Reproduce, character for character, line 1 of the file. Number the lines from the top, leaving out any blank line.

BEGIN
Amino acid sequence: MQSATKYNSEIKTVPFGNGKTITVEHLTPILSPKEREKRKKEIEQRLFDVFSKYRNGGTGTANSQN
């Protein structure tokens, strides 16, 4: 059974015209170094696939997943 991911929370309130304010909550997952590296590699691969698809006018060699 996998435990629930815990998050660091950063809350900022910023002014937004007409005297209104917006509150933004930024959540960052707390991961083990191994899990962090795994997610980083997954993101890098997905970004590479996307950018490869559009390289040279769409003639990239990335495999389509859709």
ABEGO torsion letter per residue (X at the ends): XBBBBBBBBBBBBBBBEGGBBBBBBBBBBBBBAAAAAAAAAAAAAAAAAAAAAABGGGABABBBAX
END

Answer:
Amino acid sequence: MQSATKYNSEIKTVPFGNGKTITVEHLTPILSPKEREKRKKEIEQRLFDVFSKYRNGGTGTANSQN